This past Friday, September 18, 2020, the Trump administration released its plan to ban Chinese-owned WeChat and TikTok from U.S. mobile app stores. The Executive Order (EO) allegedly responds to a risk that the Chinese government has access to millions of American users’ personal data through the use of these apps.

TikTok-loving Gen-Z’ers are only a portion of interested parties who will be affected by these bans. As of this morning, Monday, September 21, 2020, U.S. companies were to be prohibited from processing transactions or transferring funds for WeChat. The EO also prohibits companies from offering a variety of internet hosting services for the app, or using the app’s code in other U.S. software or services. In other words, the Trump administration is not taking the Chinese tech giant down directly, but rather, it is cutting WeChat off at its base—a base consisting of U.S. companies.

The Trump administration gave TikTok a more distant November 12 deadline to assure the administration the app does not pose a U.S. national security threat. TikTok’s November 12th deadline subverts arguments that the administration’s true intention is to silence a large social media platform prior to the November 3rd general election.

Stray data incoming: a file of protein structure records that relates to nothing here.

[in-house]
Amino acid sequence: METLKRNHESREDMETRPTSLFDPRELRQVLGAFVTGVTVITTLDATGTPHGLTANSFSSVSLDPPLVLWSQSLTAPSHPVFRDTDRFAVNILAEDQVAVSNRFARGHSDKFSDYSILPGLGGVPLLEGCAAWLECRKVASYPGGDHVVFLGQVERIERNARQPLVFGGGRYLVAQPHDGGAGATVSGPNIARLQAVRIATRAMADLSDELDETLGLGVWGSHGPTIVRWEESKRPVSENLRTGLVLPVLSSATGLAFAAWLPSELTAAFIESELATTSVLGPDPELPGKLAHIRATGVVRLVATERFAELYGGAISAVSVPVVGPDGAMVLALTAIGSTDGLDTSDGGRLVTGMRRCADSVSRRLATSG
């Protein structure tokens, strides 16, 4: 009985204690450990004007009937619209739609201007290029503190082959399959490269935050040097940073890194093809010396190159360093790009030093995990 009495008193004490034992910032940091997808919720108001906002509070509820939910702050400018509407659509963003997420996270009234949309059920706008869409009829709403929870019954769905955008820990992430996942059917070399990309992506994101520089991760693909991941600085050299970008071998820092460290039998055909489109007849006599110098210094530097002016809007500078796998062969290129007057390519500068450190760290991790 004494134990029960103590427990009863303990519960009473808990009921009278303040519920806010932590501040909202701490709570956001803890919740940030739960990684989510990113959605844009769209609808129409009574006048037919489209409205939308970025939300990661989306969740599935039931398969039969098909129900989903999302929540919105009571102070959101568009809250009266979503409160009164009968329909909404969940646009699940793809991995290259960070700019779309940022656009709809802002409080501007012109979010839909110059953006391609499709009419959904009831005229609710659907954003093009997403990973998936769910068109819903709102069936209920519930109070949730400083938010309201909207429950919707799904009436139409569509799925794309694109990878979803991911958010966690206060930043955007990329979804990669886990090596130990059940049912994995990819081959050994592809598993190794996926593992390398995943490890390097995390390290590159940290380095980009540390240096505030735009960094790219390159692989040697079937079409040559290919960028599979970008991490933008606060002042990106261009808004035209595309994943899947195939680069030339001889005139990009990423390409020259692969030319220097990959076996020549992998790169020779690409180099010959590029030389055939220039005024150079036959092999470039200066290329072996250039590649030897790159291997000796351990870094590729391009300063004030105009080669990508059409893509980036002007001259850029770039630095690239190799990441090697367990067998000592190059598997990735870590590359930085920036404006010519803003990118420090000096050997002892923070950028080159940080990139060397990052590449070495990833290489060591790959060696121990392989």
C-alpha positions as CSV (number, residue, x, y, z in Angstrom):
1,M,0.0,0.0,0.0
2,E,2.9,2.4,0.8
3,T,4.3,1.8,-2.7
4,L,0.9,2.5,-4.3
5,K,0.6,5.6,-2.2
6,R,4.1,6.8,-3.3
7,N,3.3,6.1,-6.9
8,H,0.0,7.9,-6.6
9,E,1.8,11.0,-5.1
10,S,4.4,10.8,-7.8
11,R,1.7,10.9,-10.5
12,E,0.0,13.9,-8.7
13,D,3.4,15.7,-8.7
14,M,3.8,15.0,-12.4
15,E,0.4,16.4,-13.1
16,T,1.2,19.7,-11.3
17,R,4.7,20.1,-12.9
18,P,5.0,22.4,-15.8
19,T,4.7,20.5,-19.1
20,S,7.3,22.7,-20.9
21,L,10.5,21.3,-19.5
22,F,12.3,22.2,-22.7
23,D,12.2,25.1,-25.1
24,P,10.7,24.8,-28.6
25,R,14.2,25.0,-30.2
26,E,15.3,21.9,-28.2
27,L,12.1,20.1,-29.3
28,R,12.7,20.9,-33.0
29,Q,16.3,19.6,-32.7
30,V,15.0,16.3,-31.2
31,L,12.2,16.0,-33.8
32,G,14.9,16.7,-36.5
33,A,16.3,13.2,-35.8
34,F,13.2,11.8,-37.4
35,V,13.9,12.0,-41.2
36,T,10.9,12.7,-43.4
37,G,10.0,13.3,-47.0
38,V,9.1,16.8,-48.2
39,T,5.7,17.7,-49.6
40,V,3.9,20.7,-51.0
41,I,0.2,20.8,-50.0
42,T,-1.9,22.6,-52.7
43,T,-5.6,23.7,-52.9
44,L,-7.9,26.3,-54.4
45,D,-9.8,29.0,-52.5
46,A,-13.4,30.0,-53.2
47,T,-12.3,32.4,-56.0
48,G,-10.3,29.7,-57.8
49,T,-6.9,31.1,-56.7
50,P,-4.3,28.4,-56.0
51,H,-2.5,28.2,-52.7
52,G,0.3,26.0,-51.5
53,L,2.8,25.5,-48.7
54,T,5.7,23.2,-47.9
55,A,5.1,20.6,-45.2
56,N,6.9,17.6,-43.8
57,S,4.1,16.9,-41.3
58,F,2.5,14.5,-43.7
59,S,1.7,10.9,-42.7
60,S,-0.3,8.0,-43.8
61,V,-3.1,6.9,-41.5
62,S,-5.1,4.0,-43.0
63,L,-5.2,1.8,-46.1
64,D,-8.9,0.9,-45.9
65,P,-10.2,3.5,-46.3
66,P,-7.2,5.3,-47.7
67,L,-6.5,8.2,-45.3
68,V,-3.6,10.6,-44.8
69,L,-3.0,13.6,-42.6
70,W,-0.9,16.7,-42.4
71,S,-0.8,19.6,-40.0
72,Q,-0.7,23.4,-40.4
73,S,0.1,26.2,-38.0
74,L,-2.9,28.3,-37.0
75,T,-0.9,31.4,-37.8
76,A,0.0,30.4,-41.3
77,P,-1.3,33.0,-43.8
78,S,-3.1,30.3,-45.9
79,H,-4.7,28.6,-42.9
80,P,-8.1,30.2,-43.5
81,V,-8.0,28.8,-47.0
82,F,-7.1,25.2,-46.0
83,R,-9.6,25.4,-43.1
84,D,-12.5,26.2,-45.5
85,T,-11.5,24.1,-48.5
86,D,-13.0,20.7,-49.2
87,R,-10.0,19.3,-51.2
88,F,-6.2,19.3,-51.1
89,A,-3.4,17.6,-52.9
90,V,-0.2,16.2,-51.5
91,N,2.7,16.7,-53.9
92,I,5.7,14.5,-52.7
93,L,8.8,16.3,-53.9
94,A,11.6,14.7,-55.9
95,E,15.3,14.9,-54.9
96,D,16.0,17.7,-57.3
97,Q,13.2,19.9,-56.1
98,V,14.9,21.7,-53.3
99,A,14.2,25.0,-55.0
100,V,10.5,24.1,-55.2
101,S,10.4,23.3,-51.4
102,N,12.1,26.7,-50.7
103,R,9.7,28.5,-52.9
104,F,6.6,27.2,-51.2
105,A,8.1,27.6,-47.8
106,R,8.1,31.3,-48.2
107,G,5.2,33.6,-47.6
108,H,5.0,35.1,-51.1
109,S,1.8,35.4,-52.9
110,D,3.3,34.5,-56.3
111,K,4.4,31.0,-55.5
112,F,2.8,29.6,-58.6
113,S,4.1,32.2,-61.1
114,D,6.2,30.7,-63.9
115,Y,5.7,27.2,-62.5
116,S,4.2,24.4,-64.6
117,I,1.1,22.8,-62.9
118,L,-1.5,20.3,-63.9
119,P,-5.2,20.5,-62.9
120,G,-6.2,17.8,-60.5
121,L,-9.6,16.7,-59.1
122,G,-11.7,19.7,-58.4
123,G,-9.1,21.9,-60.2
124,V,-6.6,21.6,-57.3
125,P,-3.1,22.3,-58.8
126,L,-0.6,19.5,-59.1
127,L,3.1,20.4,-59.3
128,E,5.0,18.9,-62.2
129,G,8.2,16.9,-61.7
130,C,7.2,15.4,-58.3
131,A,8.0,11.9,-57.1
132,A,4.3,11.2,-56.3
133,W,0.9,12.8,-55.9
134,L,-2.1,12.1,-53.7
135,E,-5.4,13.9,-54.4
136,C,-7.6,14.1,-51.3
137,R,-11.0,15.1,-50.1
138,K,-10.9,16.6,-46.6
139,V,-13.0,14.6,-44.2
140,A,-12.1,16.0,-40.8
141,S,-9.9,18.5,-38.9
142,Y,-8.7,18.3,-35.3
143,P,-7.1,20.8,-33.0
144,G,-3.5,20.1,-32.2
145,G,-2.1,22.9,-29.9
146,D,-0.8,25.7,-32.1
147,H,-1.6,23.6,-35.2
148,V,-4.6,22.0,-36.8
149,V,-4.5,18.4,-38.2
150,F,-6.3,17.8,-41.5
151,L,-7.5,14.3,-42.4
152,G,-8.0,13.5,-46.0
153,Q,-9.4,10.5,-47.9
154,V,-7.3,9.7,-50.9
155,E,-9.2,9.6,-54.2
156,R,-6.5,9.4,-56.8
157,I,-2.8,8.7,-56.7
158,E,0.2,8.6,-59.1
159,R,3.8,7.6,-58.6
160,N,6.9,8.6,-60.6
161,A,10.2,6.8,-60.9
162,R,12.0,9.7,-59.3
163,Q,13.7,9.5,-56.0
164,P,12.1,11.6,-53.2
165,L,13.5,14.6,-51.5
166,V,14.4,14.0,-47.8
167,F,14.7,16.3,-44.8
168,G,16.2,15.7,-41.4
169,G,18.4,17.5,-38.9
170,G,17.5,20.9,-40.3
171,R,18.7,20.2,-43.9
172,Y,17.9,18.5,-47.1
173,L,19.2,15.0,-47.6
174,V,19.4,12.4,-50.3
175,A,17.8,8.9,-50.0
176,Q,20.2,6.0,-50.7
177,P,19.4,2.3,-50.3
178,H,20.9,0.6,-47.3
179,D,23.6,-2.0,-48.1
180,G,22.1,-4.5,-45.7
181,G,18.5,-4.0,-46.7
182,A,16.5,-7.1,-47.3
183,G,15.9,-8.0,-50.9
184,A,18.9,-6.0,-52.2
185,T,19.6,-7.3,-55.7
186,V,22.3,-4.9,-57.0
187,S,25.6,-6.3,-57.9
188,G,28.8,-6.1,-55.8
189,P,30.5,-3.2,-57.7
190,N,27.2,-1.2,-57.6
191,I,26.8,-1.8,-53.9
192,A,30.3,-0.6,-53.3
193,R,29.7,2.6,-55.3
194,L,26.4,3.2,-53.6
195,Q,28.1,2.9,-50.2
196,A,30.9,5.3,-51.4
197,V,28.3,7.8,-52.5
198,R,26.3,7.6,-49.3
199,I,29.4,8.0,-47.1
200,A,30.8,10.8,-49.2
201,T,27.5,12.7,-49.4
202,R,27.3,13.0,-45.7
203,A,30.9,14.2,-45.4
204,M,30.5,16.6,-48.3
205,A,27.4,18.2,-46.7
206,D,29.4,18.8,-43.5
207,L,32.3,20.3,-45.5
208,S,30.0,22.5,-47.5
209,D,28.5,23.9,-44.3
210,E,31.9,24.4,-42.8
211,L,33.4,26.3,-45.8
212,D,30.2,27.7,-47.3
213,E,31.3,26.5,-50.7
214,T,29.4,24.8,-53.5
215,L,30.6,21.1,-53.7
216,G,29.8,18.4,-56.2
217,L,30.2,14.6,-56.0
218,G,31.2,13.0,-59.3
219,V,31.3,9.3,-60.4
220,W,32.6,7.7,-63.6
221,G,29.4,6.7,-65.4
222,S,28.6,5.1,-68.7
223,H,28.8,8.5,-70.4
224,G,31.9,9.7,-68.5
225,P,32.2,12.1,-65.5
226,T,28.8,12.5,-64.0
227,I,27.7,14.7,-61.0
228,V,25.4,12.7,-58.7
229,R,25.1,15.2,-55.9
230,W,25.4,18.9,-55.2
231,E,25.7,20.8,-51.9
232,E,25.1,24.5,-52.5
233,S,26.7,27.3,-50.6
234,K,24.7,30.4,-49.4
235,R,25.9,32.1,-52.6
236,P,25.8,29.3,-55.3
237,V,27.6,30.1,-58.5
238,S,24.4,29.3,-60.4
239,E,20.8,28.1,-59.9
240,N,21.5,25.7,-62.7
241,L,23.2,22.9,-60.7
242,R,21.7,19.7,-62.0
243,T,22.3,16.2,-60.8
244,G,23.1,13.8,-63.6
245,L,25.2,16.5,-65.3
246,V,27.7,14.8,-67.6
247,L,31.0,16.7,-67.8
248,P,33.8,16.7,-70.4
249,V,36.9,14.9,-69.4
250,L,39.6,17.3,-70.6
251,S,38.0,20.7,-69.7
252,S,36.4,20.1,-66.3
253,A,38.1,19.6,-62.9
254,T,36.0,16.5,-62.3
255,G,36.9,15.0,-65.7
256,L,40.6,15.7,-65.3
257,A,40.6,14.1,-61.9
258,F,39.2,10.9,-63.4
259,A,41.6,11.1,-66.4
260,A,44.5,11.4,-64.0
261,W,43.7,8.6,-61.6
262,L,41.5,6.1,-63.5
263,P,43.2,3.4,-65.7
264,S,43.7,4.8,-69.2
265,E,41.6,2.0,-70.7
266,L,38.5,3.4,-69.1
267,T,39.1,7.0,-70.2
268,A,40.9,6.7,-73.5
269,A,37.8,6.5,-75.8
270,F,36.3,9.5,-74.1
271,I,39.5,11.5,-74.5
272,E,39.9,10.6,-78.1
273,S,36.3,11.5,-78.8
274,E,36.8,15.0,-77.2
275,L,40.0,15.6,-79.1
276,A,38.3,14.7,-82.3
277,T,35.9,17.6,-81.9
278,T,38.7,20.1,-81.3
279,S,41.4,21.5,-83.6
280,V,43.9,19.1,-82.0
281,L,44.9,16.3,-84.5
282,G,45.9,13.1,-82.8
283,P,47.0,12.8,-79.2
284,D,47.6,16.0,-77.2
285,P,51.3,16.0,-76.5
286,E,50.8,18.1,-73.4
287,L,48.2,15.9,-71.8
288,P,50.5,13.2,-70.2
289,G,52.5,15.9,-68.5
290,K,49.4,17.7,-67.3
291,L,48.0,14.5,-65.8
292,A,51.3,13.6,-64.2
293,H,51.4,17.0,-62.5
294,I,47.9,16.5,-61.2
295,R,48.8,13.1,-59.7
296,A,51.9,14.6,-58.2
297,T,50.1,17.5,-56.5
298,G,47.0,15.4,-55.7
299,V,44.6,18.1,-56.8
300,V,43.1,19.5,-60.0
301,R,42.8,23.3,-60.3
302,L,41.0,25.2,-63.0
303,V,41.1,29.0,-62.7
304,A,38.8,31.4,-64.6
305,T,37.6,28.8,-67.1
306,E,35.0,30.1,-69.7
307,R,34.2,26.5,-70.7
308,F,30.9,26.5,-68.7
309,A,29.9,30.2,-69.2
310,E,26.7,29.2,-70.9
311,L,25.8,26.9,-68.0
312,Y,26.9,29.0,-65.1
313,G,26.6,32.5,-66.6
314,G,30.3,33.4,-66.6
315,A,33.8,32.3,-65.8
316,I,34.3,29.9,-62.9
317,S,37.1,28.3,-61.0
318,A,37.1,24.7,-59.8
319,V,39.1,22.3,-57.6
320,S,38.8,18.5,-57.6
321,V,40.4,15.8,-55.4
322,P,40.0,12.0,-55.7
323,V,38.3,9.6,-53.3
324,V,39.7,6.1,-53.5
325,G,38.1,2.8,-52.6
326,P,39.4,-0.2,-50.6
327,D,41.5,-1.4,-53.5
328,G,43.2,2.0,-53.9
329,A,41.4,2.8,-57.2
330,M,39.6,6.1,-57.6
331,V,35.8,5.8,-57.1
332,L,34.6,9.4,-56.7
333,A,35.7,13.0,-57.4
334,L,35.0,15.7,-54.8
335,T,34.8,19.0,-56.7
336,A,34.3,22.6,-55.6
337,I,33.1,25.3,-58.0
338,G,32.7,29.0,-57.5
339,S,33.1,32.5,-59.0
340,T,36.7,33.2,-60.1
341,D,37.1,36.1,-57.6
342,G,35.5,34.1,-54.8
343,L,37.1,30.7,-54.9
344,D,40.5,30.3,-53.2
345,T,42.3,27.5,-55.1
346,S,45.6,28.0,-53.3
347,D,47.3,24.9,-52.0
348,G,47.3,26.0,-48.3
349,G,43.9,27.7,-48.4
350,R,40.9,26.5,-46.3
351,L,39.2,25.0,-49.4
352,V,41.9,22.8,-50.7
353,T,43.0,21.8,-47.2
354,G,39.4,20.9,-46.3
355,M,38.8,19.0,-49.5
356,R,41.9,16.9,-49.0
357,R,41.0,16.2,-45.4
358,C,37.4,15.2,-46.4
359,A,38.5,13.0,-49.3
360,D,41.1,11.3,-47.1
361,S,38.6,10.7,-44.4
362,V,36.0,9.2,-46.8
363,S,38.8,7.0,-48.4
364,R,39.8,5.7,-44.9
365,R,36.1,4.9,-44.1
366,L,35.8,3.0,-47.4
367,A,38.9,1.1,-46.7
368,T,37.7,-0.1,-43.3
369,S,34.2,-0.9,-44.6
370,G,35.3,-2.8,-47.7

For a more detailed account of the Executive Order, see

Friday’s decision demonstrates the give and take of the law and justice: Opposition argues this prohibitory measure infringes on Americans’ First Amendment Free Speech rights; those in favor argue this is a necessary executive step in ensuring Americans’ data privacy protection. Both principles are firmly rooted in the U.S. Constitution, and neither associates itself with one particular political party.

This is precisely the issue U.S. Magistrate Judge Laurel Beeler in Northern California addressed when she granted WeChat users’ request for a preliminary injunction on Saturday. In finding a likelihood WeChat users will succeed on the merits, Judge Beeler halted the Trump Administration’s ability to enforce the EO until its constitutionality under the First Amendment is fully litigated. It is unclear whether the Trump administration will appeal the order.

Although this preliminary injunction grants WeChat users additional time with the application, the Executive Order is merely held on pause. We encourage U.S. companies yearning for clarity on the potential impact of this EO, especially those that utilize WeChat to conduct business with partners abroad, to reach out to Dickinson Law’s Cybersecurity, Data Breach, and Privacy Law practice group.